Interesting to see...
if the ConLibs have the bottle to stand up to Uncle Sam and sort out this lop-sided extradition treaty fiasco.
Supporters of Gary McKinnon are anxiously awaiting a Cabinet Office decision on whether the coalition government will halt his extradition proceedings. While in opposition, cabinet ministers (most notably Nick Clegg and Dominic Grieve, the new attorney general) supported the campaign against the extradition of the Asperger's …
if the ConLibs have the bottle to stand up to Uncle Sam and sort out this lop-sided extradition treaty fiasco.
First decision for them that will affect the US. Weren't they blathering on the other day about the "special relationship" again?
Come on, what do you think they're going to do....?
I recall Nick Clegg making a comment during the election campaign to the effect that the UK should grow a pair and stand up to US bullying.
It will be interesting to see if the contents of his trousers are up to the challenge.
Why is the extradition treaty always described as one sided? It seems damn near impossible to extradite anyone from the UK. The system seems to allow appeals indefinitely in the hope of a favourable outcome. To any country, not just the US.
Would we be happy if a foreign country allowed extraditions to drag on ad infinitum? No.
It's one sided because the british authorities have to produce evidence that would be used in the courts, where as if I understand correctly all the US has to have is suspicion and can request extradition on this. It's lucky we have an appeals process. Going on the US administration pulling out other legal agreements would they have allowed a US citizen to be extradited on similar charges (I think not)
Extradition to many jurisdictions is hard, but extradition to other EU members is simples under the EU Warrant system.
Extraditions in most countries, including ours, drag on for the simple fact that extradition has a huge number of legal issues to address and appeal against, and a good defense can use political issues when that fails.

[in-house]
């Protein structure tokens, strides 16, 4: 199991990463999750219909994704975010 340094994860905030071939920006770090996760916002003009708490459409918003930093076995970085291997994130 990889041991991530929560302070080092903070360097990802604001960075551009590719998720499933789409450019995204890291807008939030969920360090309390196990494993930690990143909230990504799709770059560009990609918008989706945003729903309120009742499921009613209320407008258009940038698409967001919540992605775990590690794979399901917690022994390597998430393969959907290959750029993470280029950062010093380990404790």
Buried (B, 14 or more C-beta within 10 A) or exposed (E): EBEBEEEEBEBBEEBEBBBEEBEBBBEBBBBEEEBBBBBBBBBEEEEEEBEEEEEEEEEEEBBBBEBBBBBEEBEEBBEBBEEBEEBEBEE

I'm beginning to see the benefits of systems like Russia, which does not allow extradition of their citizens.
Do you mean whether Theresa May has bigger balls than Postman Pat?
He broke the law. He admits he broke the law. There is an agreement (no matter what you think about it) that the Americans can extradite him for trial in the US. What's there to decide?
I don't understand the medical side of the argument either. As far as I (and wikipedia) know, Asperger syndrome affects social interaction, not the ability to know the difference between right and wrong.
that the US are making false claims with which to prosecute him?
Mainly, that the US left all their doors wide open, but are claiming "damage and replacement of all doors and locking mechanisms thereof".
If they were charging him simply with entering a classified system, then fair enough. However that on it's own wouldn't be enough to extradite him from the UK. Instead the US have come up with a clearly fraudulent claim for damages caused, that just happens to match the figure required for him to be extradited.
The US is outright lying, but people from the US seem to be intent on ignoring this simple fact.
The only thing physically damaged was uncle sams pride.
The USA inflated the "damage" caused so they could use this treaty to force extradition. Most of the "costs" were made up from the time spent putting BASIC SECURITY in place (like, err, changing default passwords). Something someone would have expected them to have done.
If I leave my house unlocked and I get robbed, sure; do the robber for what they took.
But there is no way in hell I should be able to claim costs from the robber for locks etc.
There is also the fact that the treaty (now ratified by the USA) is totally one-sided and that our government of the day abdicated its responsibility to protect British citizens. Just because it is law, does not make it right.
McKinnon should be tried here and sentenced here (if found guilty). And any sentence should be suspended due to the total shit-storm he and his family have had to put up with over the abject failure of the USA to get their house in order.
Did they learn the square root of fuck-all from Clifford Stoll?
"He broke the law. He admits he broke the law. There is an agreement (no matter what you think about it) that the Americans can extradite him for trial in the US. What's there to decide?"
Well there's the decision whether the UK's obligations to bend over for uncle sam abrogate their responsibilities to protect UK citizens from the actions of a state where torture is legal for starters.
Secondly there's the decision whether the "crime" really should be extraditable in any just sense under a treaty that didn't come into effect till years after the "crime" was committed.